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Chromophobe Renal Cell Carcinoma

Chromophobe Renal Cell Adenocarcinoma

Renal cell carcinoma (RCC) is the most common malignant neoplasm of the kidneys. The World Health Organization recognizes distinct types of RCC, e.g., chromophobe renal cell carcinoma (chRCC). chRCC are often diagnosed incidentally; they are unlikely to cause any symptoms until advanced stages of the disease. Diagnosis of chRCC mainly relies on histological studies. Most chRCC are highly resistant to chemotherapy and radiotherapy, so the majority of patients undergoes surgery. Surgically non-resectable tumors are associated with an unfavorable outcome because efficient molecular targeted therapies are not yet available. By contrast, diagnosis in early stages of the disease is related to a favorable prognosis.


Most RCC are detected incidentally when patients undergo imaging studies in order to identify the causes of urological or non-urological complaints. The symptom triad of flank pain, hematuria and a palpable abdominal mass is sometimes described as characteristic of RCC - and it should surely prompt further studies - but most patients remain asymptomatic for prolonged periods of time [1]. Thus, RCC don't usually cause specific symptoms, and even less so are there any symptoms that would allow for the distinction between subtypes of RCC.

In case of advanced disease, patients may present constitutional symptoms like fatigue, fever, night sweats, loss of appetite and weight. If metastases have formed in other organs, e.g., in liver, lungs, or bones, these may interfere with organ function. Accordingly, RCC patients may suffer from nausea and vomiting, dyspnea, and bone pain, among others. While clear cell RCC preferentially metastasize to the lungs, chRCC patients are more likely to develop liver metastases [2].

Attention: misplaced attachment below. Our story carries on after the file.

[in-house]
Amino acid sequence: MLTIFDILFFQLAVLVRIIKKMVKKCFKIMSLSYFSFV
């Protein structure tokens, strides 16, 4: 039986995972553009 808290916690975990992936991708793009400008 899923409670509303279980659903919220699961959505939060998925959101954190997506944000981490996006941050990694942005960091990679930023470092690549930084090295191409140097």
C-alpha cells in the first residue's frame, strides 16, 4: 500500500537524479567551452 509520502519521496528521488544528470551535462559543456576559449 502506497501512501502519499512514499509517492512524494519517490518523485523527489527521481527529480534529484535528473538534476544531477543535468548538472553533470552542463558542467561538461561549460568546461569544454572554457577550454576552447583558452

Inguinal Lymphadenopathy
  • This tumor was found by serendipity during the evaluation of fever and inguinal lymphadenopathy, with the presumptive diagnosis of posttransplantation lymphoproliferative disorder. The patient was found to have cat-scratch disease.[ncbi.nlm.nih.gov]
  • That tumor was found by serendipity during the evaluation of fever and inguinal lymphadenopathy. [16] It is also interesting to note that the incidence of RCC in patients with a cardiac transplant is similar to the general population, suggesting that[sjkdt.org]
Constitutional Symptom
  • In case of advanced disease, patients may present constitutional symptoms like fatigue, fever, night sweats, loss of appetite and weight.[symptoma.com]
Inguinal Pain
  • A 42-year-old Japanese woman presented with hematuria and complained of inguinal pain 2 months after the initial symptoms. Radical nephrectomy and renal hilar lymphadenectomy were performed.[ncbi.nlm.nih.gov]
Cat Scratch
  • The patient was found to have cat-scratch disease. A renal cell carcinoma should be considered in the differential diagnosis of a pediatric recipient of an adult kidney with an incidental finding of a tumor in the graft.[ncbi.nlm.nih.gov]
  • Ultrasound guided aspiration was done and cytological features of ChRCC were noted. In addition, numerous foci of calcification were seen, which was an unusual cytological feature for ChRCC.[ncbi.nlm.nih.gov]
  • To report the fine needle aspiration (FNA) features of both a typical and an eosinophilic variant of chromophobe renal cell carcinoma.[ncbi.nlm.nih.gov]
  • Tissue samples may be obtained by means of fine-needle aspiration or biopsy, or during surgery. Macroscopically, chRCC appear as solid, well-circumscribed, highly lobulated nodules, whose cut surface is of light brown color.[symptoma.com]